Lunatik Seismik Suspension Frame for iPhone 5
Now that Lunatik is shifting its focus away from iPod nano watchbands, it's moving towards accessories for other Apple devices. Among them is the Seismik Suspension Frame for iPhone 5 ($35), debuted at the 2013 CES. While it's certainly not the slimmest case on the market, the design is attractive and very much in line with the rest of what Lunatik has to offer. Seismik comes in five color schemes, including particularly nice looking black/smoke and gray/clear combinations.
The exterior of the case is a rubber truss system, wrapped around a hard plastic backplate. On the rear, the two materials sit flush with one another; there’s a little less than an inch of rubber at the top plus a border around the opaque or semi-transparent plastic. The rubber extends around to the front, and your iPhone sits recessed underneath a lip that’ll help prevent it from landing flat on the ground. Three openings on the bottom provide access to the headphone port and microphone, Lightning port, and speaker, respectively, but the material is thick enough and the openings narrow enough that certain non-Apple plugs won’t fit. Docking is out of the question.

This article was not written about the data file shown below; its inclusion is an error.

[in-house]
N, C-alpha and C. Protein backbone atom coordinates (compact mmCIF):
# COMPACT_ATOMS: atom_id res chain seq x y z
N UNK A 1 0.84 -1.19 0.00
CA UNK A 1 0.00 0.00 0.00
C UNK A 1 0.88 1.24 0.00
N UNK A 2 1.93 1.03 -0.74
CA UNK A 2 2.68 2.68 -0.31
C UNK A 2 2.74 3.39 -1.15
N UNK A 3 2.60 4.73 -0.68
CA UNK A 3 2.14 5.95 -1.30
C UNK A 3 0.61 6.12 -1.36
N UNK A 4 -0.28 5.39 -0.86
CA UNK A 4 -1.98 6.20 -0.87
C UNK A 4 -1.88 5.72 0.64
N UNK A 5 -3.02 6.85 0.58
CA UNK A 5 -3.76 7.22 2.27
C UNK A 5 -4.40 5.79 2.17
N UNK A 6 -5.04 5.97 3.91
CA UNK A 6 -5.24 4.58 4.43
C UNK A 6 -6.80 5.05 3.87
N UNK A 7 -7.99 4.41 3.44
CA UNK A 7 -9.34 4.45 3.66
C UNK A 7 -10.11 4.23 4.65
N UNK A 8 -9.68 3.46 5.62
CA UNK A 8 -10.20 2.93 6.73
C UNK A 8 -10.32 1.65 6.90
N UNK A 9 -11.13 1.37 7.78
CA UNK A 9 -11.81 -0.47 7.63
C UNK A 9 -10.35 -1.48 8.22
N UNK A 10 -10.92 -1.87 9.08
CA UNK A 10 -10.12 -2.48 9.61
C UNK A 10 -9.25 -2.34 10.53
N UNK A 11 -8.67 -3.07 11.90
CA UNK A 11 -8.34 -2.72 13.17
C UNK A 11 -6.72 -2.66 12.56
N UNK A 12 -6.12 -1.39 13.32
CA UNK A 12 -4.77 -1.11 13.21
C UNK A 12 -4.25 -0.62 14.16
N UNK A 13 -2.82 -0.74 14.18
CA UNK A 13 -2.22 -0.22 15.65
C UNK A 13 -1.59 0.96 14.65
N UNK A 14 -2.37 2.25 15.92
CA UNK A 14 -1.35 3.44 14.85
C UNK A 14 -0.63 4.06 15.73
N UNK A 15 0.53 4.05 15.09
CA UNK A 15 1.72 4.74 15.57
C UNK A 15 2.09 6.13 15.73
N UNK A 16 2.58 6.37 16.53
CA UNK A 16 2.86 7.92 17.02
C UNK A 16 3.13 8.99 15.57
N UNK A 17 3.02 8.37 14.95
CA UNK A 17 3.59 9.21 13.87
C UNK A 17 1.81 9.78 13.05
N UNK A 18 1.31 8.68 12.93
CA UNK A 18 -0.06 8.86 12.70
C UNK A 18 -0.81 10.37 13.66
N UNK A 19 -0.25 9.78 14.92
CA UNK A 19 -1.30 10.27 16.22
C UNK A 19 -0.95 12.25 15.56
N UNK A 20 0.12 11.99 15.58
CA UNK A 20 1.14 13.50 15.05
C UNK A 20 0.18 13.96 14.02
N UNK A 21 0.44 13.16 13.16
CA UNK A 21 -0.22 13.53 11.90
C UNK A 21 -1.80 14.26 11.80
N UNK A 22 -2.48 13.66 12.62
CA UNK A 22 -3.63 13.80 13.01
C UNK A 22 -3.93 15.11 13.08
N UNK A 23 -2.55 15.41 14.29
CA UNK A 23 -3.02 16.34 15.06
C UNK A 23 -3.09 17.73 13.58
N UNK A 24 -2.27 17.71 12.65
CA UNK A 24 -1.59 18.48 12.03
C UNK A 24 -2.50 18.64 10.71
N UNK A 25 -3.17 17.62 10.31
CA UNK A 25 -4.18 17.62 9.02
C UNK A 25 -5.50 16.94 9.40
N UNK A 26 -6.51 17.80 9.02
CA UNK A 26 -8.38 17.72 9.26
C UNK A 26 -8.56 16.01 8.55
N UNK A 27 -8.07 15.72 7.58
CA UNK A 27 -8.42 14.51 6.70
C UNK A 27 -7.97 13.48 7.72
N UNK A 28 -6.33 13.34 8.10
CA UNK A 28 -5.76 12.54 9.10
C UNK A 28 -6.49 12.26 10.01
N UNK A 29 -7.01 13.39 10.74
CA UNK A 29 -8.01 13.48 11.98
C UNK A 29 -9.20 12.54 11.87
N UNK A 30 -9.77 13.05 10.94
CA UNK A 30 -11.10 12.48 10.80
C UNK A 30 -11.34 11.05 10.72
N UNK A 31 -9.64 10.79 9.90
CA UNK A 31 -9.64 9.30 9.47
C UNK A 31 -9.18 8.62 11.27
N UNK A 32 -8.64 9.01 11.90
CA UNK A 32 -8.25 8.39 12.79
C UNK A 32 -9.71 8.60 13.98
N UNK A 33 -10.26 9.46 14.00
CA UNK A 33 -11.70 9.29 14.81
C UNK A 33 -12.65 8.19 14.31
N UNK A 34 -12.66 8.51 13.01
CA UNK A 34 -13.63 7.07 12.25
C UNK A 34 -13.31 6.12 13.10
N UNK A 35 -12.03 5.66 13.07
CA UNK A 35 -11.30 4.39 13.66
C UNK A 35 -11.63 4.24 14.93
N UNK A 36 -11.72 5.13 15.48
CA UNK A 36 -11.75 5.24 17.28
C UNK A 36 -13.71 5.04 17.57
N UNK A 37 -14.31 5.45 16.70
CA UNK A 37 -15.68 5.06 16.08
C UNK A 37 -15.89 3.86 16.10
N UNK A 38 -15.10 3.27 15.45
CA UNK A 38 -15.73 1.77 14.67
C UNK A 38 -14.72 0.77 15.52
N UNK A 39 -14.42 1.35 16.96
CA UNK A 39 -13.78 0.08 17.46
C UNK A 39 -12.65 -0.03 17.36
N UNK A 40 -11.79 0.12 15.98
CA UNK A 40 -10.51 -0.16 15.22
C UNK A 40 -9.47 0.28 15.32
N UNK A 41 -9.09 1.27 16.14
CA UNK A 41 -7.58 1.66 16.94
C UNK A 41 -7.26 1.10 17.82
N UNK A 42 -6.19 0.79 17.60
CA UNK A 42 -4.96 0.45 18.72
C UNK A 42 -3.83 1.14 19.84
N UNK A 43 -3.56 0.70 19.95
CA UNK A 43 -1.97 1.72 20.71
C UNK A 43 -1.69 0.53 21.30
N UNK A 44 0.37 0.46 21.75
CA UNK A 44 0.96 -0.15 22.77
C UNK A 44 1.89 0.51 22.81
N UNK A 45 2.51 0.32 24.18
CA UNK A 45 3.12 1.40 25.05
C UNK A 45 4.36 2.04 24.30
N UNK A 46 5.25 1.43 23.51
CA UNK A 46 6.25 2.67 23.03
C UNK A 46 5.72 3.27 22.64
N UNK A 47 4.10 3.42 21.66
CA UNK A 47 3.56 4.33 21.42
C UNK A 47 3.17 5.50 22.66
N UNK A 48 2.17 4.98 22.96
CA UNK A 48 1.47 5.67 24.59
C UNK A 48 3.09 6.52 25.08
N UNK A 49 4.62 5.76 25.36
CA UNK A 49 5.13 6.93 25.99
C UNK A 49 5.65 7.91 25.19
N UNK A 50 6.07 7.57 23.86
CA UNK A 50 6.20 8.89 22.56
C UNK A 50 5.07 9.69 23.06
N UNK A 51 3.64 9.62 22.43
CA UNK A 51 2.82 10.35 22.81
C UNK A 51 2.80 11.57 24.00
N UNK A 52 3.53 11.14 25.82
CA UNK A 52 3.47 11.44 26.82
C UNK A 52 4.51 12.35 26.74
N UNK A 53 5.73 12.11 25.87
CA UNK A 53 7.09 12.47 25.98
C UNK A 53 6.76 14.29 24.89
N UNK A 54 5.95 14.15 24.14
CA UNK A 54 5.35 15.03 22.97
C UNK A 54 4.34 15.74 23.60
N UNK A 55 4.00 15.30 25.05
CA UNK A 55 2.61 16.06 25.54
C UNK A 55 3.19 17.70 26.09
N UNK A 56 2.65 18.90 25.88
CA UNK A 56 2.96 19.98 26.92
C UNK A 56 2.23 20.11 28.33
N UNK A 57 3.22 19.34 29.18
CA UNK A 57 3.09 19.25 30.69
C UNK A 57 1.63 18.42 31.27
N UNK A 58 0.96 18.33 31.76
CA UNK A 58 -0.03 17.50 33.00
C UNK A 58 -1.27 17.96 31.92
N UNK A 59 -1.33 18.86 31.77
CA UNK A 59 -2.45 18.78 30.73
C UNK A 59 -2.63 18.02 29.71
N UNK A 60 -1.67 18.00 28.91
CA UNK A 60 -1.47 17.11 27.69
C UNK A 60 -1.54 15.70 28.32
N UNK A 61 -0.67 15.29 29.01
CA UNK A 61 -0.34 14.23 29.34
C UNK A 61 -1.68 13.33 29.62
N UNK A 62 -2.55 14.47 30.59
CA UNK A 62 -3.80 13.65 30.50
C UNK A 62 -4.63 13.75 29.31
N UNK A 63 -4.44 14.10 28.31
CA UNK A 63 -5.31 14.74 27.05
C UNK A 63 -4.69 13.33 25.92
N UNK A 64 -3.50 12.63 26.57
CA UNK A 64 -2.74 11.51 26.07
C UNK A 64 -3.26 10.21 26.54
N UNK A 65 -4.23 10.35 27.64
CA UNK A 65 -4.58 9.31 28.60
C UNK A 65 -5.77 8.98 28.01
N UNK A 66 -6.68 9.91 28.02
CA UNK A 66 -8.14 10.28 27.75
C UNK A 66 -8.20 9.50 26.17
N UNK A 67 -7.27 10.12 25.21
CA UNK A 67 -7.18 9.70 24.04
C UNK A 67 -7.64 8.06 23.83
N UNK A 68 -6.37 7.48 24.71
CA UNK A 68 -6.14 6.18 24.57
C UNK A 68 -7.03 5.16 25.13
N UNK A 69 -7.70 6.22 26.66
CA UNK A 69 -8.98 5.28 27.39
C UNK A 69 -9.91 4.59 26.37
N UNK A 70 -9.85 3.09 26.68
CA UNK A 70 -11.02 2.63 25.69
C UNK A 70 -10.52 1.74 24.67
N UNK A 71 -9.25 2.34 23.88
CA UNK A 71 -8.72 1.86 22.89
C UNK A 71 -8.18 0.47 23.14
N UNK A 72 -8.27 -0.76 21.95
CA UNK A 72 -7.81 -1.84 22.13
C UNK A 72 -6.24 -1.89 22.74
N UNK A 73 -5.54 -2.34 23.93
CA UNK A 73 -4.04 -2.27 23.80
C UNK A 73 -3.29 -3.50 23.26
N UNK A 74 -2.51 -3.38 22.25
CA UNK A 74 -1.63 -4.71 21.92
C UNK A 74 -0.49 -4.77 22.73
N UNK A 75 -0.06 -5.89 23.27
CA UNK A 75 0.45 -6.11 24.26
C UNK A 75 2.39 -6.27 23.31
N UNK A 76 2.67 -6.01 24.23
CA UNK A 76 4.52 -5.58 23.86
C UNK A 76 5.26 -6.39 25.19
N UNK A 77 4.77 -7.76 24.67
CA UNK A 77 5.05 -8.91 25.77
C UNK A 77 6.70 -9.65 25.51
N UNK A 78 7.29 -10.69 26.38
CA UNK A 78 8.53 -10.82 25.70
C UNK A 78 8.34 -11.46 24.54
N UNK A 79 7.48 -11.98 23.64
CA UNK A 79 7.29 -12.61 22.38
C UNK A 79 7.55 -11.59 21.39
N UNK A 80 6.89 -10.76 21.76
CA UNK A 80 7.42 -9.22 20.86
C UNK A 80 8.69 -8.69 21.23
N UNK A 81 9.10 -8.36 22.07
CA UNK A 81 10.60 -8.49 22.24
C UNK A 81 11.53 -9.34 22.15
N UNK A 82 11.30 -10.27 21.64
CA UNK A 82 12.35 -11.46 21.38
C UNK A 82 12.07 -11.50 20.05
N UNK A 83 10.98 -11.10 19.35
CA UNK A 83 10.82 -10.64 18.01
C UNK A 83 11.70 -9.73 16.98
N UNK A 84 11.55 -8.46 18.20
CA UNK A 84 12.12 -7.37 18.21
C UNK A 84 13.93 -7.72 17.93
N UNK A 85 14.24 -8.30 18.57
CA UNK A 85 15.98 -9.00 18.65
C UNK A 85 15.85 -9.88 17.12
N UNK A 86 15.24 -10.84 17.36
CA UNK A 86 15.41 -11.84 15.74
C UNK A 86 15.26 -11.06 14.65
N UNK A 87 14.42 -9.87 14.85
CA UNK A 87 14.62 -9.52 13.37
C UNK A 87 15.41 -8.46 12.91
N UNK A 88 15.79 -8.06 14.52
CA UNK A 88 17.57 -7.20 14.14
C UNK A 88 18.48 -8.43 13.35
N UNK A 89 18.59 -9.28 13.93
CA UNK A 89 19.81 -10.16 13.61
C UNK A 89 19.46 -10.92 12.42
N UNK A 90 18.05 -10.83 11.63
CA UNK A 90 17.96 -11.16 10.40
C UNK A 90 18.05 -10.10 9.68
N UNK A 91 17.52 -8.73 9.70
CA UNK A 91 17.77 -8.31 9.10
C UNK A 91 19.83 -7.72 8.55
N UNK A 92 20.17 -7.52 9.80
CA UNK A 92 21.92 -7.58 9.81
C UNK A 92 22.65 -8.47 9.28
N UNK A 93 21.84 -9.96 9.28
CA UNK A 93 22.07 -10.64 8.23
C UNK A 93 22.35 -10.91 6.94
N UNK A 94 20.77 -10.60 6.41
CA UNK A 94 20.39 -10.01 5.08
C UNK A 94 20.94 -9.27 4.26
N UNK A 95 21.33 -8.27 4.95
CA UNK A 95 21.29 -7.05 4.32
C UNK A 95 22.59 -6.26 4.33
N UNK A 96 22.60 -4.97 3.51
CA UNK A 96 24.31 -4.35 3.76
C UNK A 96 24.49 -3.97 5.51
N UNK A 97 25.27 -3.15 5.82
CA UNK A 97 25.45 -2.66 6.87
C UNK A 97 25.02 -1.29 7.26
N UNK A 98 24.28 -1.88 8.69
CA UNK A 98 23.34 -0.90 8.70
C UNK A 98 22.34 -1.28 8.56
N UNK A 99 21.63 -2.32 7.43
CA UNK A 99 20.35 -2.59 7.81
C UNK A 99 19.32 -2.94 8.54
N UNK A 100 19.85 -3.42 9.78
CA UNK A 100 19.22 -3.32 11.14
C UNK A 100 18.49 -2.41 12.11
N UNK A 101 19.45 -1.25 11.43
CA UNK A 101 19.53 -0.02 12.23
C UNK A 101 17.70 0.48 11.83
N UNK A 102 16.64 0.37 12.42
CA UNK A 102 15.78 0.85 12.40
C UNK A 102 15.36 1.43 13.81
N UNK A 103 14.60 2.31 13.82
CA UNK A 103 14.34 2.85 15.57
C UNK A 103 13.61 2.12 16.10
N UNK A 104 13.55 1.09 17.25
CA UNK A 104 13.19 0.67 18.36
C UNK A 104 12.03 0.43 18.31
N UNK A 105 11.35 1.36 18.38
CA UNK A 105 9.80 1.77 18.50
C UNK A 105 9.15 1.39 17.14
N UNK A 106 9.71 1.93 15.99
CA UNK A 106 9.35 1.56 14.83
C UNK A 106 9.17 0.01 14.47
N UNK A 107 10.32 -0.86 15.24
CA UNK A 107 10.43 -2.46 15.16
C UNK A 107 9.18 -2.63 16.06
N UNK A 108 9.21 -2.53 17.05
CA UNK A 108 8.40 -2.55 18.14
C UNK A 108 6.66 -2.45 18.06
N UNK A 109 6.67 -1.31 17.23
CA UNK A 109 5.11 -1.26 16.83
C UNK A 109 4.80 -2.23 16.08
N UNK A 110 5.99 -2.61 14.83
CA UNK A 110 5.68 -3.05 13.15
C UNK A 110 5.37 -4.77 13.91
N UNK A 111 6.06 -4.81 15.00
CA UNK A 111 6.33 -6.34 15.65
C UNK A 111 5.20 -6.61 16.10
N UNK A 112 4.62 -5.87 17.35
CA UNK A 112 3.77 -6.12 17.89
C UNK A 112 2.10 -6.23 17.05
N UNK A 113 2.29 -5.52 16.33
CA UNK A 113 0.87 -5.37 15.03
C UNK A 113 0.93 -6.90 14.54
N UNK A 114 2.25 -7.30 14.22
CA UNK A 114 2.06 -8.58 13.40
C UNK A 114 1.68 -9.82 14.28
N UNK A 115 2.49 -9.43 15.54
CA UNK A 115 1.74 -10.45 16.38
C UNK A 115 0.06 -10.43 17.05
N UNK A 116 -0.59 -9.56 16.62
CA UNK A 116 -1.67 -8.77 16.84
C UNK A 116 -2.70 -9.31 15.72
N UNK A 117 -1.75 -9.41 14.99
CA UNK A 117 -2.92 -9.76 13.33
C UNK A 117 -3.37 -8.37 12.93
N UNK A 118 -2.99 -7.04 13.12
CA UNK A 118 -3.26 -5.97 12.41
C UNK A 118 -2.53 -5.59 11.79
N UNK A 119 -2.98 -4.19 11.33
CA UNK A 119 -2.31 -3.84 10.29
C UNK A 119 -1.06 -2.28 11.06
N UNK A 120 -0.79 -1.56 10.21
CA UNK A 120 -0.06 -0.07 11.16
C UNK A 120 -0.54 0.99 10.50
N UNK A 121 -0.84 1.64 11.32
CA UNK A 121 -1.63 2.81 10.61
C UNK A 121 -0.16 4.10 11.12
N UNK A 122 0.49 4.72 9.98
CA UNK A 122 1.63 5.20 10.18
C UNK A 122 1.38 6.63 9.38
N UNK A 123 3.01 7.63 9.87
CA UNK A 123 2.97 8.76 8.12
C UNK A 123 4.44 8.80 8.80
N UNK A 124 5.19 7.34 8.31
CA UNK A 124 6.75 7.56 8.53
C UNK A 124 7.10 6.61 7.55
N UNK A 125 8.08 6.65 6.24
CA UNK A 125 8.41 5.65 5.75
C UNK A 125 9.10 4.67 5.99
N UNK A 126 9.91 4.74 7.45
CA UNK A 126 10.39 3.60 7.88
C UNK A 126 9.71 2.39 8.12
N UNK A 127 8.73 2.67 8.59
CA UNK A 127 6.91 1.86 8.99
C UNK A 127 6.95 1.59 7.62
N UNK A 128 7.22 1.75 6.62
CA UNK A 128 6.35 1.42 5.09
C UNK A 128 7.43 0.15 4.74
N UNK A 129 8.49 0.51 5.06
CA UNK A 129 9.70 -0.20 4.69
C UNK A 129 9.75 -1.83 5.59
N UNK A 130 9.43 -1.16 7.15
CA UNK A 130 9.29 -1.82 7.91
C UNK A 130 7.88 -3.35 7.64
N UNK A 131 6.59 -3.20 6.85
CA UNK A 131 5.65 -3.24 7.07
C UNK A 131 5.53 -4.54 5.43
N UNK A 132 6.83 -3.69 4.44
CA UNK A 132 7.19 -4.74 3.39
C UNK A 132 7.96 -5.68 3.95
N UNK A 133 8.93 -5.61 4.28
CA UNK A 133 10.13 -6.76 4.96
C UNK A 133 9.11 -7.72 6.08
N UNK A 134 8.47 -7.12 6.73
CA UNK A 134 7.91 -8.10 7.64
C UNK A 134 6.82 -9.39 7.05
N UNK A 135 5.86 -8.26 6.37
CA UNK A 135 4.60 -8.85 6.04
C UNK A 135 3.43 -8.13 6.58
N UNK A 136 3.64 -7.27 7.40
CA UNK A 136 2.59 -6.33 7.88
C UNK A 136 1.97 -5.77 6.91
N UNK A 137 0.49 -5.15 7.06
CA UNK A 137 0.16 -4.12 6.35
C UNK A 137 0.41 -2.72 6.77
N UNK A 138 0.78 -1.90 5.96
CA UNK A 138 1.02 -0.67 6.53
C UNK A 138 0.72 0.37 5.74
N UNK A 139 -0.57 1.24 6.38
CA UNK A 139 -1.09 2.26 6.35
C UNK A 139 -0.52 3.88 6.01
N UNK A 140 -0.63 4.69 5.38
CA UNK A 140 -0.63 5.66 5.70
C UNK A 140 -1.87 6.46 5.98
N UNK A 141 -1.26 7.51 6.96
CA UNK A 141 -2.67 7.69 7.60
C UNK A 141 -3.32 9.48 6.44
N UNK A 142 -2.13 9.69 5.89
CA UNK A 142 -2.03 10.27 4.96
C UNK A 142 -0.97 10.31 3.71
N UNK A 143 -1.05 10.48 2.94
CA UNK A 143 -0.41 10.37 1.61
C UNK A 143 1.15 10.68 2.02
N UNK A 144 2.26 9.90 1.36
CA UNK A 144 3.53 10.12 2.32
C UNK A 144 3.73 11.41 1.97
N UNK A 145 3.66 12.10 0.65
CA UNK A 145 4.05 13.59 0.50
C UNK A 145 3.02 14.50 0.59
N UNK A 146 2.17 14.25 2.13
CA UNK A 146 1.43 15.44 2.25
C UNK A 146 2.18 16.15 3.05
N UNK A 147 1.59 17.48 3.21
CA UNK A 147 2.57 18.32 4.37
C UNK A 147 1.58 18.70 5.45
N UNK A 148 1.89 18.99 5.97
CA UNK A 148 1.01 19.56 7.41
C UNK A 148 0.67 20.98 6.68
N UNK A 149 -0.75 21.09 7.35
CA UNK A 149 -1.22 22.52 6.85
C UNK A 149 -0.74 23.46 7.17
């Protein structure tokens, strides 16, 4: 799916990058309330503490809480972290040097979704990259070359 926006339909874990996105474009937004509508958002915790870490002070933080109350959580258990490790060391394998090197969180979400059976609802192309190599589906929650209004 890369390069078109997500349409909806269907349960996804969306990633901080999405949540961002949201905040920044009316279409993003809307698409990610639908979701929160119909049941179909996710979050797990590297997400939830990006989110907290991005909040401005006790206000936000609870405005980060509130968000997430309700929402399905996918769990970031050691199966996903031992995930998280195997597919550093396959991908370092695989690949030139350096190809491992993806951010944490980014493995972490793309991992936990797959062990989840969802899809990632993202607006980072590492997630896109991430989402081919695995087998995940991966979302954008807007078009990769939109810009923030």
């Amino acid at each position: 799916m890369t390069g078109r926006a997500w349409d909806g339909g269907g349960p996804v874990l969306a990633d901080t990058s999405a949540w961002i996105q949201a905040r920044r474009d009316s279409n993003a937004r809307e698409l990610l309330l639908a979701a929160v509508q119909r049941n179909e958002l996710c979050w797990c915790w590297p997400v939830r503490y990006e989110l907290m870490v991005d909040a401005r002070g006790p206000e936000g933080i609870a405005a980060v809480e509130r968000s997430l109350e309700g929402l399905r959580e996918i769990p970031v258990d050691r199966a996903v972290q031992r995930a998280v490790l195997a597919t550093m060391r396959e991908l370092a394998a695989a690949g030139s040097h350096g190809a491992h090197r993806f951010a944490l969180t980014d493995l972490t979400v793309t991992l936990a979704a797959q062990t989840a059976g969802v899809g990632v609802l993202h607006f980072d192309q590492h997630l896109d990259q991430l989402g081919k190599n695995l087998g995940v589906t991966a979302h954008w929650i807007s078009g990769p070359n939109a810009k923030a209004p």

Seismik’s series of interlocking triangular spaces around the outer edge is there to absorb the shock if your iPhone is dropped. It’s a a truly unique design, but unfortunately, it adds about 0.4” in both width and height. There are two small dips in the truss: one is for the Sleep/Wake button, the other for the volume buttons. The way Lunatik approached coverage for the ringer switch is pretty cool. There’s actually a trapezoidal plastic button that can be pushed forward and backward, while fitting right in with the rest of the case.
With Seismik, it’s clear that Scott Wilson and his Minimal design team are continuing to put out creative, thoughtful products—but a bit overdone. This case is sure to protect your iPhone 5, but we question if the level of protection is truly that much more than a significantly slimmer case such as Speck’s CandyShell in day-to-day use. And if it is, is it worth the extra bulk? Ultimately, the case will likely appeal more to design-oriented users than the general public. If you’re willing to put up with the size in exchange for a distinctive look and some extra protection, it’s a good choice worthy of a general recommendation.